Paul Fusco Cesar Chavez, leader of the National Farm Workers Association (NFWA), picketing outside of a farm to urge workers to join in the fight for better wages and workers' rights. California, USA. 1966. © Paul Fusco | Magnum Photos
David Hurn Anti-Vietnam War riots in front of the American Embassy. London, England. 1968 © David Hurn | Magnum Photos

Stuart Franklin’s ‘Tank Man’, showing a lone man stopping a row of tanks by standing in front of them in Tiananmen Square in 1989 is also frequently included amongst the most famous images of the 20th Century, and has become a symbol of standing up to power. And Marc Riboud’s image of a woman confronting a row of armed National Guards with a single flower outside the Pentagon during the 1967 anti-Vietnam march, has become similarly emblematic as a symbol of peaceful resistance.

Bruno Barbey Worker and student demonstration from Republique to Denfert-Rochereau. (about 1000000 demonstrators) May 13th. 11th arrondissement. Paris, France. 1968. © Bruno Barbey | Magnum Photos

Dennis Stock’s portrait of a pacifist a man voicing his objection to the Vietnam war with his specially made newspaper with a headline that reads “WAR IS IN VERY BAD TASTE” highlights one man’s act of resistance, while images of Martin Luther King addressing crowds at the Prayer Pilgrimage for Freedom in Washington, 1957, and, later on in 1995, Eli Reed’s images of the Million Man March, show the power of people turning out in large numbers through the vast panning shots of the crowds.

Dennis Stock Pacifist demonstrating at Santa Monica. "Waste more land" alludes to the name of the US Commander-in-Chief in Vietnam, General Westmoreland. California. 1968. © Dennis Stock | Magnum Photos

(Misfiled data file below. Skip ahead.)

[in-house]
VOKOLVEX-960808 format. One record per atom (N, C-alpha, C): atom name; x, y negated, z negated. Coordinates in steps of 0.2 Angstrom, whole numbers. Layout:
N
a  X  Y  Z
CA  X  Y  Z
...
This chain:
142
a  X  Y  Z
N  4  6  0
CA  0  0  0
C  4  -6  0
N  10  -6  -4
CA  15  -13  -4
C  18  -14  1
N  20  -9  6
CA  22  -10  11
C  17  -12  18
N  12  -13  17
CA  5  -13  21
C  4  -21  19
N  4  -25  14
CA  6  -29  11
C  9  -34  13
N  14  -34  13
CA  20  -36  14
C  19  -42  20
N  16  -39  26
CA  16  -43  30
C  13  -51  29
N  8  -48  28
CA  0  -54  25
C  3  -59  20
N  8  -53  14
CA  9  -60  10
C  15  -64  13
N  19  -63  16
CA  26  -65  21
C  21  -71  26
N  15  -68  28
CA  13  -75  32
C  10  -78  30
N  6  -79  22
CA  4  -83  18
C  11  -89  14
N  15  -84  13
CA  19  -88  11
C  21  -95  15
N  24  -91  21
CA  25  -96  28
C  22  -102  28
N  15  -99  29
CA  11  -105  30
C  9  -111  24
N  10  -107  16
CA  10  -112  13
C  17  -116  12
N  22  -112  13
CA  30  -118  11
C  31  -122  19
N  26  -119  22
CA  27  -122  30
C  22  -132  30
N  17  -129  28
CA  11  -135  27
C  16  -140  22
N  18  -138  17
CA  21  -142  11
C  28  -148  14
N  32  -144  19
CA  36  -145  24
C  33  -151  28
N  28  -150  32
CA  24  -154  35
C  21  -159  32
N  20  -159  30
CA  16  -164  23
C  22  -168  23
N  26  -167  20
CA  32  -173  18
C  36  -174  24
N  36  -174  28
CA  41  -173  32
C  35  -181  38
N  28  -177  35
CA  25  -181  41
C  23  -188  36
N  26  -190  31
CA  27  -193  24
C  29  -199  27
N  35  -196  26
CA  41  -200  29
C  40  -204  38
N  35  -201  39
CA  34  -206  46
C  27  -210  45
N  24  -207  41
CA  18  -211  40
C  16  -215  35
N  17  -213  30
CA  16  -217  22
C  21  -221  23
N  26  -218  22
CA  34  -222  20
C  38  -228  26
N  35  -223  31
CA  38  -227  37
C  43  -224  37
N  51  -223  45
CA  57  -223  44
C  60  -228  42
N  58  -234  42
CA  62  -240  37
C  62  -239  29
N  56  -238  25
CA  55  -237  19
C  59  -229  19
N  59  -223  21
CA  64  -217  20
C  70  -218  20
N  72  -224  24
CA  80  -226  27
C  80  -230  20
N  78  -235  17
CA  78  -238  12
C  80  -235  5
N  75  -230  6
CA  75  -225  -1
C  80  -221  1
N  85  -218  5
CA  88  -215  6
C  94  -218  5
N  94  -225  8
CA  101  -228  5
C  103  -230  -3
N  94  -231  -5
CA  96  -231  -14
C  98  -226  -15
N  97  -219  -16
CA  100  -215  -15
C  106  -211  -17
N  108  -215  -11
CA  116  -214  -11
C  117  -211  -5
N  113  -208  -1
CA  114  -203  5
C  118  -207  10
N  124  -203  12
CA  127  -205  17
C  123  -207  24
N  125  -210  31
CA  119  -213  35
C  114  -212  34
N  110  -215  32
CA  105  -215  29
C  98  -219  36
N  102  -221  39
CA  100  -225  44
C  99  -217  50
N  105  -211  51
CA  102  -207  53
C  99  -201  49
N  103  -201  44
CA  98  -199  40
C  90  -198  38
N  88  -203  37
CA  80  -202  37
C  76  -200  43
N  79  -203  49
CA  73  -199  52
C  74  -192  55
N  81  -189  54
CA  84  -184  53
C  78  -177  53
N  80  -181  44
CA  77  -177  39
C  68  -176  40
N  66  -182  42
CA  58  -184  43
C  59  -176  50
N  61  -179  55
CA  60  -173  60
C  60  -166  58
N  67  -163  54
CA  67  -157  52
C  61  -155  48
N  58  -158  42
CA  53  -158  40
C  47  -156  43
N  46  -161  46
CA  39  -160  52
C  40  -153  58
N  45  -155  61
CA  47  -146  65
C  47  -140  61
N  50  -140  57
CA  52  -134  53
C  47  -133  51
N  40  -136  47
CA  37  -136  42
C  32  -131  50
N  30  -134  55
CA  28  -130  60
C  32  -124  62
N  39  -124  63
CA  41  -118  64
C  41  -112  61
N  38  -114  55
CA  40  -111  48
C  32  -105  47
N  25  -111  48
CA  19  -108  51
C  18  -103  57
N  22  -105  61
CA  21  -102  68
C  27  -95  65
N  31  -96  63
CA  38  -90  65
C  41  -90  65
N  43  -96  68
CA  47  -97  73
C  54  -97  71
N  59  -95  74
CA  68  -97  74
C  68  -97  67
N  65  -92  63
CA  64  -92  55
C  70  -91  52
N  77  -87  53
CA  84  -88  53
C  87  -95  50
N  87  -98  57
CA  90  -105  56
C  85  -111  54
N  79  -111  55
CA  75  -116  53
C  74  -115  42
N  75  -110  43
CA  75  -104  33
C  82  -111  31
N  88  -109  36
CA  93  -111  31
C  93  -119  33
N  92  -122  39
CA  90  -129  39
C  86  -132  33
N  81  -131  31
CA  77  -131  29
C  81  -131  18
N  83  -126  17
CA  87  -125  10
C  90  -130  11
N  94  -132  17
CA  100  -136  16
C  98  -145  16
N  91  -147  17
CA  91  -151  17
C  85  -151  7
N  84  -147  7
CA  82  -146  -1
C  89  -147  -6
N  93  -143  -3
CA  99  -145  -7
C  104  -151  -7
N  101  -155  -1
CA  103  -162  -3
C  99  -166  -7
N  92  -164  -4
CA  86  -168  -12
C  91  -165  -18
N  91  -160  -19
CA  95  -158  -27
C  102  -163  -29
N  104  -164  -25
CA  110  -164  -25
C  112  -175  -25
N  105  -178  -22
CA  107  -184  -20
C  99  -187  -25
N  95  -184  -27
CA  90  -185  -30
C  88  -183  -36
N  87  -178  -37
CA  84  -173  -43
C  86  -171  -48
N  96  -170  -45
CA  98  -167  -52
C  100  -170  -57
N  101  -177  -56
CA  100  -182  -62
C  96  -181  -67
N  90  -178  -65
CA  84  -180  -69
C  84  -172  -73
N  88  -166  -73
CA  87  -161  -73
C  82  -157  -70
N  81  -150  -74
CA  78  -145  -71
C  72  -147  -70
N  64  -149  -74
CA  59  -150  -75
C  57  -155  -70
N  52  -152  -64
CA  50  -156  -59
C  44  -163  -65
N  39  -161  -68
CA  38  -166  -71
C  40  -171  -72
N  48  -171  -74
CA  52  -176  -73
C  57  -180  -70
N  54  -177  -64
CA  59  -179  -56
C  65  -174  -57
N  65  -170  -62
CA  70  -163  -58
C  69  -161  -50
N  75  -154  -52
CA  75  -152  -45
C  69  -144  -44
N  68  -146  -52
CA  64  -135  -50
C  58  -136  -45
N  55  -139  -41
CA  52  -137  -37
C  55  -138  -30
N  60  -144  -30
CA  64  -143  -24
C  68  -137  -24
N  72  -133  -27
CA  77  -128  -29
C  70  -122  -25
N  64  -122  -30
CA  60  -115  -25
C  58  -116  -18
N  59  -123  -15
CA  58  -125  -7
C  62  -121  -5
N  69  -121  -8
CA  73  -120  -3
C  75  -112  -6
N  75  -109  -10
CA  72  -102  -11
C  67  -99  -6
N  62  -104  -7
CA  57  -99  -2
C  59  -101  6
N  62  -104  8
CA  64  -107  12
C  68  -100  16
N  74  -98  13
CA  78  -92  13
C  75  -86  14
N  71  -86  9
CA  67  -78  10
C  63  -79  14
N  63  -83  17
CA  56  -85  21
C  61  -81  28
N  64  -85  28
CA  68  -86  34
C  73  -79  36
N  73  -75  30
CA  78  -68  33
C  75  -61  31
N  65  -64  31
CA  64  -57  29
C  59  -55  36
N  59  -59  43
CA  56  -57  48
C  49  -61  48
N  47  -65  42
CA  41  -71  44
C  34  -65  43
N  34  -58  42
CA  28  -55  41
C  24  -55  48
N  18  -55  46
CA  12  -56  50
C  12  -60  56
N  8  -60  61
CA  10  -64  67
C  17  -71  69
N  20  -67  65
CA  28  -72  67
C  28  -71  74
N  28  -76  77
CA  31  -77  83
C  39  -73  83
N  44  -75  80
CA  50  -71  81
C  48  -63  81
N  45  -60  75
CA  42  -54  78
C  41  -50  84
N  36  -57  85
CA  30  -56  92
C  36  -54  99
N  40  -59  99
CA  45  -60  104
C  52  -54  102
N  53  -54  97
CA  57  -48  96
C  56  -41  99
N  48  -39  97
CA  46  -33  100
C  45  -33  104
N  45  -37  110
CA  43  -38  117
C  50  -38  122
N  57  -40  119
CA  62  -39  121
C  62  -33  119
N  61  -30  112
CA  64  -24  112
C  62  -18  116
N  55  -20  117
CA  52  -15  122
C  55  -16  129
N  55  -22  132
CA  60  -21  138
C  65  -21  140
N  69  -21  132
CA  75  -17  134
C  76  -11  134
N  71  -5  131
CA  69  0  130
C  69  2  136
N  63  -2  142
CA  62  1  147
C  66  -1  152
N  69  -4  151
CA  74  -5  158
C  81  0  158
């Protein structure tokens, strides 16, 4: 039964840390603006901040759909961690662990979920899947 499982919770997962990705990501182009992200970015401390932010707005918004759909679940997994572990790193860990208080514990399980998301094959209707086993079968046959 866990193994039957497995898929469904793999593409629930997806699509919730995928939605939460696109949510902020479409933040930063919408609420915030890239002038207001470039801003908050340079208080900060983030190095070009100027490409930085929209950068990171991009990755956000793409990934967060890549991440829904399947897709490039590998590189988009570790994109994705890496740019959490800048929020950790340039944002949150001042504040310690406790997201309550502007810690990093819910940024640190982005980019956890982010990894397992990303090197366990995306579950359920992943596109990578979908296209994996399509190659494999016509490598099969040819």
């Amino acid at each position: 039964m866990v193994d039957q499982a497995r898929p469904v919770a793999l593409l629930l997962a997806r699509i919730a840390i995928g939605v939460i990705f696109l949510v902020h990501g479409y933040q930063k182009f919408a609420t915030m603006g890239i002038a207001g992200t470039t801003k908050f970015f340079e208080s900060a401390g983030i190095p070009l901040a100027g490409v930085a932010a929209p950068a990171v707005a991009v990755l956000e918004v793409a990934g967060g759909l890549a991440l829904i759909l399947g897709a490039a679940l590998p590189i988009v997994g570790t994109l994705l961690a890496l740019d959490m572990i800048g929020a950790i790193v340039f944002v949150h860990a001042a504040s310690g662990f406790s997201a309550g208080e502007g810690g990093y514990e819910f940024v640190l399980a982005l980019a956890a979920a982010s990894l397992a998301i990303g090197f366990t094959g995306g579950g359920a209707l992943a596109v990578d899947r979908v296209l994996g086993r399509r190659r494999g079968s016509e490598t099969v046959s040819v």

Hiroji Kubota Black Panthers protesting. Chicago, Illinois, USA. 1969. © Hiroji Kubota | Magnum Photos
Raymond Depardon © Raymond Depardon | Magnum Photos
Bruce Davidson Led by Martin Luther King Jr., a group of civil rights demonstrators march from Selma to Montgomery to fight for black suffrage. A young African American man with the word "VOTE" on his forehead. A (...)
Leonard Freed The March on Washington. Washington, D.C, USA. 1963. © Leonard Freed | Magnum Photos
Eve Arnold Malcolm X during his visit to enterprises owned by Black Muslims. Chicago, Illinois, USA. 1962. © Eve Arnold | Magnum Photos

Portraits of leaders are also presented at the Milk gallery show, highlighting the importance of figureheads to protest movements. And while the decades-spanning exhibition presents a history of protest photography, it is also brought up to date with photographs taken as recently as this year. Images such as Christopher Anderson’s of the Women’s March on Washington in January 2017 are a testament to the ongoing work Magnum photographers are doing to document the current history movements of resistance are writing.

Shop the full collection of fine photographic prints available to buy from the Protest show via the Magnum shop, here.

Thomas Dworzak During the night after the "revolution" bands of thugs had looted the main shops. The new "government" calls for the formation of a civil defense to guard the buildings. Bishkek, Kyrgyzstan. March (...)
Christopher Anderson Women's March in Midtown the day after Donald Trump was inaugurated as President. Francine Vidal carries her sign in the march. NYC, USA. January 21st, 2017. © Christopher Anderson | Magnum Photos
Stuart Franklin Tiananmen Square. Beijing, China. 1989. © Stuart Franklin | Magnum Photos